Adulting. A word that sends shivers down millennials’ spines. You know, growing up, there was no such term. It was just, growing up. Now it’s got this fancy new term that seems more relatable and frankly, more terrifying.
Here are some of the things I’ve learned in the middle of this thing we call adulting.
Everyone’s stuck on some level.
The thing with looking on your left, on your right, and on your Facebook feed is that you think everybody’s way ahead of you. You think you’re severely lagging behind and you’ve wasted months, or even years of your life just dilly-dallying while your friends were hitting those books, putting in those hours, and just winning in their careers.
That’s just not accurate.
Even your successful friends probably have one foot stuck straddling the adulting line and you know nothing about their struggles.
Bills. Never. Stop.
When you start putting your bills in your name, and they come in through the mail, and you see your complete adult name in that tiny transparent window, you feel a little proud.
That fades eventually as you discover these white envelopes multiply over time.
You’re going to try to pay them in full and on time like the responsible adult you’re trying to be, but there will be a few times you’re going to miss. AND THAT’S OKAY. Really.
Bills, like life, are marathons, not sprints. The moment you take that first step in putting your bills in your name, they WILL keep coming, you WILL keep paying them, and as long as you don’t bury yourself in debt, you’re okay.
Waiting for that promotion, that time when your salary increases so you can save up? Yeah that’s not happening.
As you’ll soon discover, sometimes (most times) when your salary goes up, your spending also increases. And you don’t feel the salary bump.
But what you need to remember is the golden rule about savings—consider it an expense. No matter what your salary is, save first before everything else. It’s not something you do after you spend your hard-earned money.
You can’t YOLO your way on this one.
You need to WANT to become better.
Time doesn’t make you a better person. Effort does. You don’t magically become a better person because you’re regularly adding years to your life.
If your experiences don’t teach you the lessons you need to learn and to drive you to make the changes you need to make in your life, they’re useless.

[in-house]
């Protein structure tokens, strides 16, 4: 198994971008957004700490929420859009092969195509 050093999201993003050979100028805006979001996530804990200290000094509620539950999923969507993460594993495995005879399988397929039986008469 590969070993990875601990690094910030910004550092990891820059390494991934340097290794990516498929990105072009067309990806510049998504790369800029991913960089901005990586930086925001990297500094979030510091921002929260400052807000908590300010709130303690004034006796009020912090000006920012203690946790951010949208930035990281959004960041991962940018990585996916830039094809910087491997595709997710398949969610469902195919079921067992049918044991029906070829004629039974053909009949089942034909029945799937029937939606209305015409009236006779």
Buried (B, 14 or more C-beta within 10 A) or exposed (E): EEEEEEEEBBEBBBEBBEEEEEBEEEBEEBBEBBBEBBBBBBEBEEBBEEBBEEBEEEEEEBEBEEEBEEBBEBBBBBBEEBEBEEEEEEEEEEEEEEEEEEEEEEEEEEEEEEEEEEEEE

The quality of the person you want to be is ultimately shaped by the choices you make, the frame of mind in which you make them, and your consistency in making better choices day in and day out for the rest of your life.
Drama becomes old news.
As you approach your late 20’s or 30’s, you’ll have a distaste for any unnecessary stress in your life, be it career-wise, relationship-wise, or friendship-wise. You’re bound to cut that sh*t out because it simply doesn’t have space in your life anymore.
Anyone who’s doing adulting right will naturally weed out the things that don’t serve a purpose anymore. Anything that doesn’t enrich your life isn’t something that you spend energy on.
Childhood friends, 5-year careers, and first loves are no exceptions.
If it doesn’t help you grow, it’s gotta go.
You need direction. And it has to be forward.
It’s okay to get stuck every now and then. To find yourself in ruts, to discover road blocks, and to fail (sometimes miserably). But you need to keep moving forward in the direction that you choose. You can’t just stop and give up altogether and let the wind take you in circles.
If you want to build a career, take the necessary steps. Don’t get stuck in the planning and wishing stage. Take the leap.
If you want to build a family, work towards that. Make yourself the kind of person who’s worthy of it. Then find your equal. Your person. Your ride-or-die partner. Build your values together, raise kids practicing those values, and make awesome people.
Whatever you find you want to do, do it.
You’re never done.
You can be in your 60’s and you’re still not done turning yourself into an adult. Seriously. Adulting isn’t a definite period of time. It’s actually a continuous, til-death type of commitment. Once you enter into the realm of adulthood, there aren’t any take-backsies.
Sometimes it feels like entering the Horror House at the carnival. You anticipate the scary things, feel overwhelmed with the darkness you need to navigate, but as you spend more time in there, you begin to feel braver and readier for things that you expect will pop out and scare the bejeezus out of you.
But you realize you’re already there, and you might as well enjoy the show. And you will. Eventually.